A Day in the Life of a Pirate

To write my Rogues of the Sea trilogy I did quite a fair bit of research about pirates. So I wrote a little piece about a typical day in the life of a buccaneer for the lovely folks at RT Book Reviews. The trouble was that as I wrote it, Alex Savege, the hero of Captured by a Rogue Lord, kept adding his observations. Here I offer you the result: my summary, with a rakish earl’s commentary on the life of a pirate.

A pirate’s day follows the sun, commencing at dawn when he stows his hammock. This is no great hardship, as he often sleeps fore in the sea-tossed gundeck where the bow’s pitch is severe, jammed between crewmates who haven’t bathed in weeks.

Lord Savege: What a remarkably wretched arrangement. A gentleman never rises before noon, unless inspired to an earlier rising by the lady whose perfumed bed he shares. If she is especially good, he’ll rise again.

Breakfast is a weevil-infested biscuit and strip of salted meat washed down with thrice-brewed tea.

Lord Savege: A cup of strong coffee and a perusal of The Times satisfies those needs not already satisfied by the lady left abed.

A pirate lives a hard life: the sea is a punishing mistress, his captain an even harsher taskmaster. Before noon he may find himself on his knees scrubbing the deck with a holystone, calking the planks, guarding the powder magazine lamp against errant sparks (a dull yet hazardous duty), greasing the running rigging with slush, or repairing lines. His cheeks are leathery, his hands rough, and his soul often weary.

Lord Savege: A man’s labors ought not to extend beyond the effort put forth at faro or whist, and the yet more gratifying task of coaxing a lady out of her silk and muslin. Only one activity should ever take him to his knees.

When the breeze blows fair and the hull carves a following sea, a pirate may find a moment to pipe a tune, whittle a scrap of driftwood, or sing a shanty of lost love.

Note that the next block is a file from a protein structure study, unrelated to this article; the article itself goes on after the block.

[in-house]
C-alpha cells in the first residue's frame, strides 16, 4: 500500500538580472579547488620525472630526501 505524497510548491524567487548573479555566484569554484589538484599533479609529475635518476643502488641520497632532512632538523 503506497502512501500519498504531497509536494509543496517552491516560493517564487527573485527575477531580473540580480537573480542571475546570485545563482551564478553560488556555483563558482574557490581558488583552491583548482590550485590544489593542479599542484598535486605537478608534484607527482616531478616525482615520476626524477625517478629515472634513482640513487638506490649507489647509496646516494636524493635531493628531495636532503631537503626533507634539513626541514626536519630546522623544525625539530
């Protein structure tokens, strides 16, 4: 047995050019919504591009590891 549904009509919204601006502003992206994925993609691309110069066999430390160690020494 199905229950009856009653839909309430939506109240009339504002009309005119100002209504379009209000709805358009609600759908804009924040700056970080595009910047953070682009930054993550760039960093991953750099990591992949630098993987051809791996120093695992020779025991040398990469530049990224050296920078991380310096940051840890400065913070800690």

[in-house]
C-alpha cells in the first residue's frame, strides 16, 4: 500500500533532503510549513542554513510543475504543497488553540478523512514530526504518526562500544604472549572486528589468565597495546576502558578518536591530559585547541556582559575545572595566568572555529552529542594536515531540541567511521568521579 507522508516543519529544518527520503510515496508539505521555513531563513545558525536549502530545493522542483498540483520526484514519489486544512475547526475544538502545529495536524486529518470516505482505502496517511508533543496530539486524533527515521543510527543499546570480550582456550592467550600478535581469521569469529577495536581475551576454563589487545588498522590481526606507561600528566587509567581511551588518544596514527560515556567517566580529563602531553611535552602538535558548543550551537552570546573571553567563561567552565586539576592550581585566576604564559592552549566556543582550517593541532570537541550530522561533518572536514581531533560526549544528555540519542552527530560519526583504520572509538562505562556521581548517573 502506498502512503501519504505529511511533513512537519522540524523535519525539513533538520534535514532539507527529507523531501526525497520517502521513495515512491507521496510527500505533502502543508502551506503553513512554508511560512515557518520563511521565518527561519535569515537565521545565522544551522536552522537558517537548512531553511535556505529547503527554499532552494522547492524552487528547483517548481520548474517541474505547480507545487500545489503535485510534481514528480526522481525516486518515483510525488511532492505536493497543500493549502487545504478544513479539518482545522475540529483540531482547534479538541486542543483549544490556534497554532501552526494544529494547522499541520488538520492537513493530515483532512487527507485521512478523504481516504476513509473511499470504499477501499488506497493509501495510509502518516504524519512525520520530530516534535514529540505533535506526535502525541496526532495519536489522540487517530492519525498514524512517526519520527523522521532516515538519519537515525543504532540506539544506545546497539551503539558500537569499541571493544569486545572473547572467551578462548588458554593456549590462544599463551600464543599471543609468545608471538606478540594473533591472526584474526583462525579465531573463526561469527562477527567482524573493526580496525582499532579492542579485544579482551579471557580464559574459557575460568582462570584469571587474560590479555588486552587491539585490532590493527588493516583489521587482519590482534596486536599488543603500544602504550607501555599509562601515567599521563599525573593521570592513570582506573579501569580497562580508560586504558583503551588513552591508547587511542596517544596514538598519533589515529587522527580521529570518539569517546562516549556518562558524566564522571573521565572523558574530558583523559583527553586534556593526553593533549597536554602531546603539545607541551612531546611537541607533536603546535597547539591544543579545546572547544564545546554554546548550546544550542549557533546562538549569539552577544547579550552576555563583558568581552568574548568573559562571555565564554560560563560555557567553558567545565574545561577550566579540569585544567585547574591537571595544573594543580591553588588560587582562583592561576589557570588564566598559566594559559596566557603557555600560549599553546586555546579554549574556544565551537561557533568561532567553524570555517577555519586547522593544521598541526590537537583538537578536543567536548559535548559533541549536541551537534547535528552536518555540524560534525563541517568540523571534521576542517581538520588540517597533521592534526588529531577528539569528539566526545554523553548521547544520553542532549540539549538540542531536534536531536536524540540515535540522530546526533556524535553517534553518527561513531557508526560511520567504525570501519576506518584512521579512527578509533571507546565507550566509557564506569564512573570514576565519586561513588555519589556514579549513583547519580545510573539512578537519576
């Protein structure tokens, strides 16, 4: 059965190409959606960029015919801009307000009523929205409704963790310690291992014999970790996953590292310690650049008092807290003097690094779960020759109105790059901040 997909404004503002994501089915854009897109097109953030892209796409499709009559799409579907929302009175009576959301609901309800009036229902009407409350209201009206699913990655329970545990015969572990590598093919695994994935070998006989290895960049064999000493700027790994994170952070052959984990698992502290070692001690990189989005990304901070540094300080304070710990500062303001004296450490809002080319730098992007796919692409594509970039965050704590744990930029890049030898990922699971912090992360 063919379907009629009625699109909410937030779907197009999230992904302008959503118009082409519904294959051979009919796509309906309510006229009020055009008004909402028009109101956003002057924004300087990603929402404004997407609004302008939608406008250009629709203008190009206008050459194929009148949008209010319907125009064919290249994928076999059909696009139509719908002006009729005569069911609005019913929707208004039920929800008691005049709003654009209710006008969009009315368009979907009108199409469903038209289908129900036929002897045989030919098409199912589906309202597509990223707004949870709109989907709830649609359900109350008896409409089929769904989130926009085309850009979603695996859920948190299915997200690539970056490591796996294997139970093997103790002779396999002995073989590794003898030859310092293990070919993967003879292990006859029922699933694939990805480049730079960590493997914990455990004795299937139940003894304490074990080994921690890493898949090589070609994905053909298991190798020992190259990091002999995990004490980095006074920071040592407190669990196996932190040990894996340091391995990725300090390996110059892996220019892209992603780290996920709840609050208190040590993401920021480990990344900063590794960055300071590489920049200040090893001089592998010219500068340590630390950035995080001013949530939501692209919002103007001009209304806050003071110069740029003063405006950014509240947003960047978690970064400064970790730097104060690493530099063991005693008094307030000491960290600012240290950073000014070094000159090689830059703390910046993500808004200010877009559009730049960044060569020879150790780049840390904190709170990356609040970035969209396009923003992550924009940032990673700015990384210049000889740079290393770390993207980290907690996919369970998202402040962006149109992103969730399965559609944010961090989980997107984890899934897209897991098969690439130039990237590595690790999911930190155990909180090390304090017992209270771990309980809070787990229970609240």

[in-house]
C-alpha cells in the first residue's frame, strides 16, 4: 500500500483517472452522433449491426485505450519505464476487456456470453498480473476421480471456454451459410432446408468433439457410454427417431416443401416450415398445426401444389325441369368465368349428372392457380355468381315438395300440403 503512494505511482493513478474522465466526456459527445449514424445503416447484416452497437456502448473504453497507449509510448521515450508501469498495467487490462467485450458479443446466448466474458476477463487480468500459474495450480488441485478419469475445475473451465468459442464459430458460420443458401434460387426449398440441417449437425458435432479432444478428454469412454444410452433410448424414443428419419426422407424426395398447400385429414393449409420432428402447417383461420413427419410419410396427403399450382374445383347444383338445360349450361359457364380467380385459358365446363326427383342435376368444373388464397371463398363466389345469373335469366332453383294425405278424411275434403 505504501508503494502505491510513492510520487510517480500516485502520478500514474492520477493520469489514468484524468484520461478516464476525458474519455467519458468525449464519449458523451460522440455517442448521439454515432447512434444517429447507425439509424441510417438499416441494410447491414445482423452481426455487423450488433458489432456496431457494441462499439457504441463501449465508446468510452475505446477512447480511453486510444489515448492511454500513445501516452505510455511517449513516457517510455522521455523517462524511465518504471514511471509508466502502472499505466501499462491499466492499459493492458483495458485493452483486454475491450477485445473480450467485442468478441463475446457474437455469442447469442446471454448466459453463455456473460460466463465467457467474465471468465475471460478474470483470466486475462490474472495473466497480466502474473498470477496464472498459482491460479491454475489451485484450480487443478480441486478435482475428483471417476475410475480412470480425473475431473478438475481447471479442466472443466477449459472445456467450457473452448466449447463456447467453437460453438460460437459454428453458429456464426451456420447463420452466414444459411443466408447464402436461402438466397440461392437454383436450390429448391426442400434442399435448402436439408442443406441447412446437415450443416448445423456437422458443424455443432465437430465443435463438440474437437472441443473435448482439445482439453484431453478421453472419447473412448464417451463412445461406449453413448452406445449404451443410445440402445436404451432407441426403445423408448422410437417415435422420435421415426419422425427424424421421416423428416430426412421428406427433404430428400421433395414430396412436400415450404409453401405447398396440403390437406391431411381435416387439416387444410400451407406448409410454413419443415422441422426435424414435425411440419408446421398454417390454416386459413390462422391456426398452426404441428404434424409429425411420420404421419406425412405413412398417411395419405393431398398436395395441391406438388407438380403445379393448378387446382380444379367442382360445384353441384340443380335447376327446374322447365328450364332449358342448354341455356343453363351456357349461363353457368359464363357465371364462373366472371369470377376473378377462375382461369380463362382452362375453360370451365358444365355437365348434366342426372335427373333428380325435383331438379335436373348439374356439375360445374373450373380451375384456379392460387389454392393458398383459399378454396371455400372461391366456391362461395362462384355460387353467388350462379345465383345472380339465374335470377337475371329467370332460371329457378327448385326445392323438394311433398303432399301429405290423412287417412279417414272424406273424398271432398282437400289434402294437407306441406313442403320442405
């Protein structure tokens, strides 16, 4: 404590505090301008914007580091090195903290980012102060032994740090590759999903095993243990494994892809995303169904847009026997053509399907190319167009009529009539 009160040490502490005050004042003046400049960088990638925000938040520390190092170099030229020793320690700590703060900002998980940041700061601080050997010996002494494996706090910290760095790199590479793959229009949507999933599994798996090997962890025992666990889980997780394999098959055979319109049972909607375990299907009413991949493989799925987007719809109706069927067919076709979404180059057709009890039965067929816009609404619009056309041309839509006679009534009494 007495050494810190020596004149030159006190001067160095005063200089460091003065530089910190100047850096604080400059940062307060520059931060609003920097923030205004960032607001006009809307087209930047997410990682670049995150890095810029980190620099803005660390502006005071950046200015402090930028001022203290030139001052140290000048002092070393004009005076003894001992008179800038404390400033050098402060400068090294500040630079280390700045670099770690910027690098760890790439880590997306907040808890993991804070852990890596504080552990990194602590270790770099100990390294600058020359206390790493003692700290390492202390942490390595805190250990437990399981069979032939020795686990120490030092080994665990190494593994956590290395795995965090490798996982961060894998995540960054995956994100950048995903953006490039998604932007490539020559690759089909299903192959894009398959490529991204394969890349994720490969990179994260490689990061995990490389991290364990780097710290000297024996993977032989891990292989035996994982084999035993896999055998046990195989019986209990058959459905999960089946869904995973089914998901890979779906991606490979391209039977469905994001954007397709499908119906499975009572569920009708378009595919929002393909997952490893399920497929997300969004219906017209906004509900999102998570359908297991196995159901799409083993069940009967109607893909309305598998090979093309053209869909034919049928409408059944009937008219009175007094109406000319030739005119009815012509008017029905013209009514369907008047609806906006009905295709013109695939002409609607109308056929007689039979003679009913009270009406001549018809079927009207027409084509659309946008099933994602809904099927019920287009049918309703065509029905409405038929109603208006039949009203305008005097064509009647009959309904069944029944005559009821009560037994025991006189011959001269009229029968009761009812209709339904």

Lord Savege: Ah, the entertainments of men bereft of the society of ladies. Though it’s true that the apron-led fellow who invented the tedium of afternoon calls probably had ten daughters to marry off.

A merchant ship is spotted! A pirate leaps to his task with the excitement of a child and the greed of a thief. Guns blast, pistols crack, steel stings, no innocents are spared, and finally the prize is taken. The master divides the spoils — rum, Madeira, port wine, fresh clothing, and above all gold.

Lord Savege: A man’s fortune should be gotten through land and lineage and has but one purpose, to be spent at the card table.

[Pardon me, Alex. I know for a fact that there are a number of orphans and war widows who enjoy the benefit of your fortune.]

Lord Savege: [arching a brow] I haven’t the foggiest notion what you can mean.

A pirate never hoards his swag but spends it liberally in port on the delights prohibited aboard ship: strong drink and loose women. But since he is a scabrous sort, of low morals and mean temper, maidenly landlubbers are advised to steer clear of him at such a time.

Lord Savege: A shipmaster that cannot keep his crew in hand should be keelhauled. Neither the sea nor maidens are playthings.

[Take care, Alex. You are, I think, revealing too much of your true character now.]

Lord Savege: [eyes glimmering] I daresay.

A pirate ends his day as it began, alone in his hammock, floating upon the deep blue sea.

Lord Savege: It seems a remarkably incommodious existence. Why ever would a man choose it?

Perhaps if a lady encouraged him to it? A particular lady?

Lord Savege: [smiling] Perhaps for that lady, he would.

← Explore More of Katharine's Extras